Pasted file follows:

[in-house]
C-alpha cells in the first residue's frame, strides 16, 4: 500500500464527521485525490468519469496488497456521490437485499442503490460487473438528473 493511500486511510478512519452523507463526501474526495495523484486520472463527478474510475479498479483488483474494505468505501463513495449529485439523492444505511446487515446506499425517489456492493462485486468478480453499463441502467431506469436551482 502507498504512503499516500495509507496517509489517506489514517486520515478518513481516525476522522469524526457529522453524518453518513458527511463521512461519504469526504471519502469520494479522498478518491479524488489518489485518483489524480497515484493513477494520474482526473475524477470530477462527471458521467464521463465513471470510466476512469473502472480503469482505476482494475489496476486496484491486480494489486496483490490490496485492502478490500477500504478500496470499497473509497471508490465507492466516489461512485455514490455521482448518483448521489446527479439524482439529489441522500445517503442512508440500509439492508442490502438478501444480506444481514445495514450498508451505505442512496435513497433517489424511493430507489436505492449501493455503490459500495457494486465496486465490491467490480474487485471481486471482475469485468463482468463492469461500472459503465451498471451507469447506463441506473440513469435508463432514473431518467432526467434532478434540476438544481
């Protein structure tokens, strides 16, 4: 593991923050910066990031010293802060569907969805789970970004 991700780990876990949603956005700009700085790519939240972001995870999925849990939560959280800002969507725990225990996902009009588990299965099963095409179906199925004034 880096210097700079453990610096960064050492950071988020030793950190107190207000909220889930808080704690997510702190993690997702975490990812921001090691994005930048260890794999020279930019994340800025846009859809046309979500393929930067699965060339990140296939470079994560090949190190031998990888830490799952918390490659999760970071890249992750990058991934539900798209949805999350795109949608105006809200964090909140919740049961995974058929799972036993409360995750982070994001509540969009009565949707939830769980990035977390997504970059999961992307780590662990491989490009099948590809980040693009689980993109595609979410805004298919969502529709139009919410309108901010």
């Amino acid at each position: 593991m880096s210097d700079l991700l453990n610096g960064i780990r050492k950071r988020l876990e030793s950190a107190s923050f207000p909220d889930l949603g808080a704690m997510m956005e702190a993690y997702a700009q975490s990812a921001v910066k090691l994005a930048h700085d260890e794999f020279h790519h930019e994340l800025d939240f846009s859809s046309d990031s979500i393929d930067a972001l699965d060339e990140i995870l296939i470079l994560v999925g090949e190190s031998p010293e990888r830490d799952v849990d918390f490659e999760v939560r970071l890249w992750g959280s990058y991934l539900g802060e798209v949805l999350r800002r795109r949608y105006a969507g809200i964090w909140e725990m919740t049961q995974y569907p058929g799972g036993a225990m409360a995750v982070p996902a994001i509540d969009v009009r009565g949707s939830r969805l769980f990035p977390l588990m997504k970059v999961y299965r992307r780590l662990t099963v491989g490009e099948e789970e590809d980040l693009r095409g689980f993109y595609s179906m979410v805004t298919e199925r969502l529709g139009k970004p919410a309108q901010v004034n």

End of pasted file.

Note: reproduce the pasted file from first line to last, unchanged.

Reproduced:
[in-house]
C-alpha cells in the first residue's frame, strides 16, 4: 500500500464527521485525490468519469496488497456521490437485499442503490460487473438528473 493511500486511510478512519452523507463526501474526495495523484486520472463527478474510475479498479483488483474494505468505501463513495449529485439523492444505511446487515446506499425517489456492493462485486468478480453499463441502467431506469436551482 502507498504512503499516500495509507496517509489517506489514517486520515478518513481516525476522522469524526457529522453524518453518513458527511463521512461519504469526504471519502469520494479522498478518491479524488489518489485518483489524480497515484493513477494520474482526473475524477470530477462527471458521467464521463465513471470510466476512469473502472480503469482505476482494475489496476486496484491486480494489486496483490490490496485492502478490500477500504478500496470499497473509497471508490465507492466516489461512485455514490455521482448518483448521489446527479439524482439529489441522500445517503442512508440500509439492508442490502438478501444480506444481514445495514450498508451505505442512496435513497433517489424511493430507489436505492449501493455503490459500495457494486465496486465490491467490480474487485471481486471482475469485468463482468463492469461500472459503465451498471451507469447506463441506473440513469435508463432514473431518467432526467434532478434540476438544481
């Protein structure tokens, strides 16, 4: 593991923050910066990031010293802060569907969805789970970004 991700780990876990949603956005700009700085790519939240972001995870999925849990939560959280800002969507725990225990996902009009588990299965099963095409179906199925004034 880096210097700079453990610096960064050492950071988020030793950190107190207000909220889930808080704690997510702190993690997702975490990812921001090691994005930048260890794999020279930019994340800025846009859809046309979500393929930067699965060339990140296939470079994560090949190190031998990888830490799952918390490659999760970071890249992750990058991934539900798209949805999350795109949608105006809200964090909140919740049961995974058929799972036993409360995750982070994001509540969009009565949707939830769980990035977390997504970059999961992307780590662990491989490009099948590809980040693009689980993109595609979410805004298919969502529709139009919410309108901010």
């Amino acid at each position: 593991m880096s210097d700079l991700l453990n610096g960064i780990r050492k950071r988020l876990e030793s950190a107190s923050f207000p909220d889930l949603g808080a704690m997510m956005e702190a993690y997702a700009q975490s990812a921001v910066k090691l994005a930048h700085d260890e794999f020279h790519h930019e994340l800025d939240f846009s859809s046309d990031s979500i393929d930067a972001l699965d060339e990140i995870l296939i470079l994560v999925g090949e190190s031998p010293e990888r830490d799952v849990d918390f490659e999760v939560r970071l890249w992750g959280s990058y991934l539900g802060e798209v949805l999350r800002r795109r949608y105006a969507g809200i964090w909140e725990m919740t049961q995974y569907p058929g799972g036993a225990m409360a995750v982070p996902a994001i509540d969009v009009r009565g949707s939830r969805l769980f990035p977390l588990m997504k970059v999961y299965r992307r780590l662990t099963v491989g490009e099948e789970e590809d980040l693009r095409g689980f993109y595609s179906m979410v805004t298919e199925r969502l529709g139009k970004p919410a309108q901010v004034n």